I've turned away broadcasters wanting to interview me about David Chaytor tonight, and I wouldn't be writing this if I weren't flying out of the country  tomorrow for two weeks, so that no one will be able to ask me any follow-up questions.

I like David Chaytor. I did not recognise the old, ill, white-haired, haunted man whose gaunt, terrified face stared out of tonight's papers.  I have happy memories of a tall, erect, dapper, kind and occasionally rather amusing man, and of an intelligent and able politician, who knew, understood and cared about the environment and education; a politician of some integrity, held back by his independence of mind - if he'd been more willing to toe the Blair line, he'd have been in government.

 I'm sure his lawyer was right to describe him as a broken man. I saw the start of the decay. It began fast - probably at that dreadful moment in New York when he took a telephone call that effectively told him he'd been found out.  I met him a few weeks later. The ease and the poise had gone completely.  Every syllable shrieked tension and a growing sense of doom.  His judgement, always rather steady, had deserted him - I think he really thought it was all a Tory plot to harm Labour in the runup to the election.  He knew he was finished, though.

I emailed to tell him I was sorry he was ceasing to be an MP, and he could be proud of some of the things he'd done.  I meant it. 

David cheated the public purse of £18,000. It was very wrong, and he'll pay dearly for it.  Maybe18 months in prison is too harsh, a kneejerk response to public indignation and media sanctimoniousness, but no one can call it a miscarriage of justice.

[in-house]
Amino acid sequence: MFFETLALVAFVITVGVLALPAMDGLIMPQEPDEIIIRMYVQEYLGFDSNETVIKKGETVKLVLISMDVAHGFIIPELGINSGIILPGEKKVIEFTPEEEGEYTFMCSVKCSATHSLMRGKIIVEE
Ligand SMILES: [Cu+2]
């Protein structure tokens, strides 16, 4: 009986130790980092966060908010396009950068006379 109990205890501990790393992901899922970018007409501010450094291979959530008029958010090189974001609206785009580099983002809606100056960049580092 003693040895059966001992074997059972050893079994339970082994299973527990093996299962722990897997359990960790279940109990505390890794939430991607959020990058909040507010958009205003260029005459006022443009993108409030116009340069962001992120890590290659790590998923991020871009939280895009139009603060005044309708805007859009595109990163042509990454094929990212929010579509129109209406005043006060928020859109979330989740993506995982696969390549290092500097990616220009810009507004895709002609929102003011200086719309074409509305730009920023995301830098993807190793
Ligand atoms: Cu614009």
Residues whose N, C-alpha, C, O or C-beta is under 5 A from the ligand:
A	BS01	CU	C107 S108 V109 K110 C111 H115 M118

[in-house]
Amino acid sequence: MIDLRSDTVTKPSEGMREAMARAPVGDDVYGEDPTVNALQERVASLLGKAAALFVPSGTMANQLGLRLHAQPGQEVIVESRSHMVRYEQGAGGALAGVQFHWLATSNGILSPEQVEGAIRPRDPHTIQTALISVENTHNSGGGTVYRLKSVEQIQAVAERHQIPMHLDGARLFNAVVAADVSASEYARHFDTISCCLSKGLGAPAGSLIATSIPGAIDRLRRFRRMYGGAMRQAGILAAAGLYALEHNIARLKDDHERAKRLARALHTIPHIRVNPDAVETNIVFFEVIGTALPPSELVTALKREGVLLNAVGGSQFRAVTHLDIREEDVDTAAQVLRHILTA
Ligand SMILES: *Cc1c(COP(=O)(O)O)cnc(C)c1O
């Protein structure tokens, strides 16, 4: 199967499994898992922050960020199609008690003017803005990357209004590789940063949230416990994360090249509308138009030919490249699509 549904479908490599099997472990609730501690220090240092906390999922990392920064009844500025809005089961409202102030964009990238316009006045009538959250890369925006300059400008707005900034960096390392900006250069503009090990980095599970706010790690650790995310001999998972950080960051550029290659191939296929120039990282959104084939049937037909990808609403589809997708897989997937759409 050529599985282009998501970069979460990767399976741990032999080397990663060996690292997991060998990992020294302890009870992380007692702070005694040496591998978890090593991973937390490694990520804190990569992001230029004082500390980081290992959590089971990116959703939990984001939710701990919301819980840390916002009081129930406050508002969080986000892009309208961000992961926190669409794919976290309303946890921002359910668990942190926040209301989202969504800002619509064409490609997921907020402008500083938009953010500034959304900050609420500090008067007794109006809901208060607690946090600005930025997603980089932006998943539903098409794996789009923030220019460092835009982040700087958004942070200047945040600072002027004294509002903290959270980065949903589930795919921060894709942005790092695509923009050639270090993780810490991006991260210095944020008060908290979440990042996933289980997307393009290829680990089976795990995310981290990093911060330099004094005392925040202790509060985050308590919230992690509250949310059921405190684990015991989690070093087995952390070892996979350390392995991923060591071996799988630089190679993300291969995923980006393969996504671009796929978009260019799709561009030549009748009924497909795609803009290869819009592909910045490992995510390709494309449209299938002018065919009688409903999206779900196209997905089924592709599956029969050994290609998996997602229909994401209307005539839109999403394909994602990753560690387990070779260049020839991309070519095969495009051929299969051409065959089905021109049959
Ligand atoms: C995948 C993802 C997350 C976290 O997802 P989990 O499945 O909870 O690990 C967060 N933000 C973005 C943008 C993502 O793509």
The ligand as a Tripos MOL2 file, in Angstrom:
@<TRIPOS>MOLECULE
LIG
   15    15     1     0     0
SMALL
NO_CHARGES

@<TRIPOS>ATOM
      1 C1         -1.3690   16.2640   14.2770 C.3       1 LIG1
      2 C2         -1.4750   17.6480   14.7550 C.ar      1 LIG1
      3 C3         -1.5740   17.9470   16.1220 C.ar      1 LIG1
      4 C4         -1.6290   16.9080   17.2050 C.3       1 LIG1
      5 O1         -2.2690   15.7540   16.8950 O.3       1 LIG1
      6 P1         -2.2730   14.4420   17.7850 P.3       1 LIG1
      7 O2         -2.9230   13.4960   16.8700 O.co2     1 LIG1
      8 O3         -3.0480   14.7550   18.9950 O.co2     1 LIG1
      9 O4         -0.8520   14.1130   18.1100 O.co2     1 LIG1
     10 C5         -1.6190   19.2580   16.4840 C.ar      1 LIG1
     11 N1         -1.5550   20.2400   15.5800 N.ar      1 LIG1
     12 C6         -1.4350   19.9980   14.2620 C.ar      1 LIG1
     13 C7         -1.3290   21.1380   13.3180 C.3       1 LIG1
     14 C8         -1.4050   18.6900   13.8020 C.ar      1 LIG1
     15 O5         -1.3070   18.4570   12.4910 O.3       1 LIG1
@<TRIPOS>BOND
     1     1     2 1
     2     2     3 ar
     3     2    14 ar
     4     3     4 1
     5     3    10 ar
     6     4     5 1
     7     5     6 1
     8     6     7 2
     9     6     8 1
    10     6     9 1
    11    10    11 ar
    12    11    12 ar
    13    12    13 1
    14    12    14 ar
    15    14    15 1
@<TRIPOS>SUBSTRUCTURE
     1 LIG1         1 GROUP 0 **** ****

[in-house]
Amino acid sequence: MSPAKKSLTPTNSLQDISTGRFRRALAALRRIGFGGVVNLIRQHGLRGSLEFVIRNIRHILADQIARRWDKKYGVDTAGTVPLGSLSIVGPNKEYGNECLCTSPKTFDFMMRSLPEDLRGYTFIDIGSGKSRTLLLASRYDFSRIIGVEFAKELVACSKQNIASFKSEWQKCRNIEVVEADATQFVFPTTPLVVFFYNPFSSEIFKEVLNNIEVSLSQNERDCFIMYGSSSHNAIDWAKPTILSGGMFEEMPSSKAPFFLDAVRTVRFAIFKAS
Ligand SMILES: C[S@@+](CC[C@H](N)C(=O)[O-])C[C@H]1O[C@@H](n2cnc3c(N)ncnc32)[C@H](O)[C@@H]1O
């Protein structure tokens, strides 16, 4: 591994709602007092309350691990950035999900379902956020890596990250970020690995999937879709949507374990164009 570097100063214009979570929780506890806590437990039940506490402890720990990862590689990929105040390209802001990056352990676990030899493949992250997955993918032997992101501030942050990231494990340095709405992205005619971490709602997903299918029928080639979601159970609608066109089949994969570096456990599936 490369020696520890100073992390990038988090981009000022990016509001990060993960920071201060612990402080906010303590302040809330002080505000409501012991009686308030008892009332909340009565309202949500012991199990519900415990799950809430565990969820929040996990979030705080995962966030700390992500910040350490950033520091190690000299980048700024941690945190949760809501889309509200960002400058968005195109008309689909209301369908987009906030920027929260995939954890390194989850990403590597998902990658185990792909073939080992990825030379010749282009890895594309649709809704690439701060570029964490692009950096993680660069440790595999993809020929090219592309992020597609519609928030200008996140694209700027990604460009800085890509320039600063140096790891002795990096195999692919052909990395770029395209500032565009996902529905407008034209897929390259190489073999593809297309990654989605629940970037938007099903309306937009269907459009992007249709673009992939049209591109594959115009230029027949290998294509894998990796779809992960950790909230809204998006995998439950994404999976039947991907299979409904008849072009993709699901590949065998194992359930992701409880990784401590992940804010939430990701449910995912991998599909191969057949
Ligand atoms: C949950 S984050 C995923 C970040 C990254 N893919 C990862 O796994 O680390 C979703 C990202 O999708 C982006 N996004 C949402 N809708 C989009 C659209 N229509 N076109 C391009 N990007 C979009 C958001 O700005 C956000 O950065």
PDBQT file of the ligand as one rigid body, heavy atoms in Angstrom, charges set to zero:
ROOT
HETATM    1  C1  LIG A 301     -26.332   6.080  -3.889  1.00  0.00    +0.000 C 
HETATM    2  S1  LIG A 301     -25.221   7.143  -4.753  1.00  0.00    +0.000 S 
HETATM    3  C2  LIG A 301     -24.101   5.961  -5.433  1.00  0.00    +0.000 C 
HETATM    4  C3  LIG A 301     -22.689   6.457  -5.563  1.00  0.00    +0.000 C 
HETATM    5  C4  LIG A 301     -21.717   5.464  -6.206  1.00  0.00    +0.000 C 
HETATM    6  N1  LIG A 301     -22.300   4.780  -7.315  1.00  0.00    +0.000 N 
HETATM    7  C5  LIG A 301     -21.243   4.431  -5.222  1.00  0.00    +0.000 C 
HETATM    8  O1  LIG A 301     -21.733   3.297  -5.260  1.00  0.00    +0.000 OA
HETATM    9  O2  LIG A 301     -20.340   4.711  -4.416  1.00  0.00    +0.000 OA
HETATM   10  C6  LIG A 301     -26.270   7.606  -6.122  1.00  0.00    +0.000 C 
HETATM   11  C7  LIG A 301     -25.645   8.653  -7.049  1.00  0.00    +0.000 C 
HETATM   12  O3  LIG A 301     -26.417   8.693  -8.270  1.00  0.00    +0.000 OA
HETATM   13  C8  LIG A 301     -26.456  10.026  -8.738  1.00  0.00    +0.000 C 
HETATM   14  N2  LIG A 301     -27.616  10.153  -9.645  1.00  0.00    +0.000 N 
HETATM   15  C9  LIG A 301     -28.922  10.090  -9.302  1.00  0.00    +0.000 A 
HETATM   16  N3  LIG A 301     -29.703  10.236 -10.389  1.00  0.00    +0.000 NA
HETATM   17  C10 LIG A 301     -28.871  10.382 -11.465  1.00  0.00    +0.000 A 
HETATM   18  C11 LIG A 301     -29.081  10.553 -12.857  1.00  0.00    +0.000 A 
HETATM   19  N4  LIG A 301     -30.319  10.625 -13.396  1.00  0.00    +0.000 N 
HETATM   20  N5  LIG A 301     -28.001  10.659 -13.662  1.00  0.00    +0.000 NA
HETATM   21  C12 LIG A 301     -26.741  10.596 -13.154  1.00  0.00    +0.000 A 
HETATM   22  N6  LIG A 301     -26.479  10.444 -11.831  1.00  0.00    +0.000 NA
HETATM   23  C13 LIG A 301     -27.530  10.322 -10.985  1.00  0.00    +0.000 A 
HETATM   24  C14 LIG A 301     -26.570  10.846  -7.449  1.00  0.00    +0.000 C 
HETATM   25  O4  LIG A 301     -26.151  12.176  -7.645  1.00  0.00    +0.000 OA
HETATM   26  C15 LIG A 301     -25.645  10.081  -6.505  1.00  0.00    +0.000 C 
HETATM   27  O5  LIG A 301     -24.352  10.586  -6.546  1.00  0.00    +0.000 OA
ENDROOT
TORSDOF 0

But it's not his crime which has created our desperate financial plight.  His crime is being used cynically to distract attention from the swindlers who really matter - the men in bankiing and finance whose greed has made us all poor.

I suspect one of the many things he'll torture himself about for the rest of his life is what a small sum of money he destroyed himself for. Bankers, financiers, Tony Blair, none of them would cross the road for £18,000. The people who ruined the country, and the man who arranged for some of its young men to die in an illegal and unwinnable war, will enjoy all their lives the fruits of their greed.

David Chaytor, I think, may never enjoy anything any more.  I know I am not the only old chum who has declined to talk about him tonight, and I am sure we are doing so partly to protect the causes for which we campaigned alongside him.  Maybe he deserved his fate.  But there are many people who deserve it far more, and who won't suffer it. If he fancies a pint when he comes out, the first round's on me.